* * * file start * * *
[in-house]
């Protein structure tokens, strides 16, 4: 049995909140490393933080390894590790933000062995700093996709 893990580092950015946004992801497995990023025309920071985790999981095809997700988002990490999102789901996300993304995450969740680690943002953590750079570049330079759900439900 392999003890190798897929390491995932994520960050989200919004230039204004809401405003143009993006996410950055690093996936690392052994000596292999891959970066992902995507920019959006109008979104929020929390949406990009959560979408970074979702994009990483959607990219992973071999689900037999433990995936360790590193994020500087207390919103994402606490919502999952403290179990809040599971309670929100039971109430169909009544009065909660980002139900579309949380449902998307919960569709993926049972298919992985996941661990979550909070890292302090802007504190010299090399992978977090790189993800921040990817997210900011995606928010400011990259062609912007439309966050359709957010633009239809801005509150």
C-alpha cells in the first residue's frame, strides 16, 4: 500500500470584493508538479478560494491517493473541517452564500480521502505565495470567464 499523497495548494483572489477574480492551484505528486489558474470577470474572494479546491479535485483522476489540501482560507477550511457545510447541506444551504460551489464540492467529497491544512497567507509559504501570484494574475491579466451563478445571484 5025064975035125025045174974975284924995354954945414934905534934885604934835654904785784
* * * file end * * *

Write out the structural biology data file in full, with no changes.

[in-house]
């Protein structure tokens, strides 16, 4: 049995909140490393933080390894590790933000062995700093996709 893990580092950015946004992801497995990023025309920071985790999981095809997700988002990490999102789901996300993304995450969740680690943002953590750079570049330079759900439900 392999003890190798897929390491995932994520960050989200919004230039204004809401405003143009993006996410950055690093996936690392052994000596292999891959970066992902995507920019959006109008979104929020929390949406990009959560979408970074979702994009990483959607990219992973071999689900037999433990995936360790590193994020500087207390919103994402606490919502999952403290179990809040599971309670929100039971109430169909009544009065909660980002139900579309949380449902998307919960569709993926049972298919992985996941661990979550909070890292302090802007504190010299090399992978977090790189993800921040990817997210900011995606928010400011990259062609912007439309966050359709957010633009239809801005509150």
C-alpha cells in the first residue's frame, strides 16, 4: 500500500470584493508538479478560494491517493473541517452564500480521502505565495470567464 499523497495548494483572489477574480492551484505528486489558474470577470474572494479546491479535485483522476489540501482560507477550511457545510447541506444551504460551489464540492467529497491544512497567507509559504501570484494574475491579466451563478445571484 5025064975035125025045174974975284924995354954945414934905534934885604934835654904785784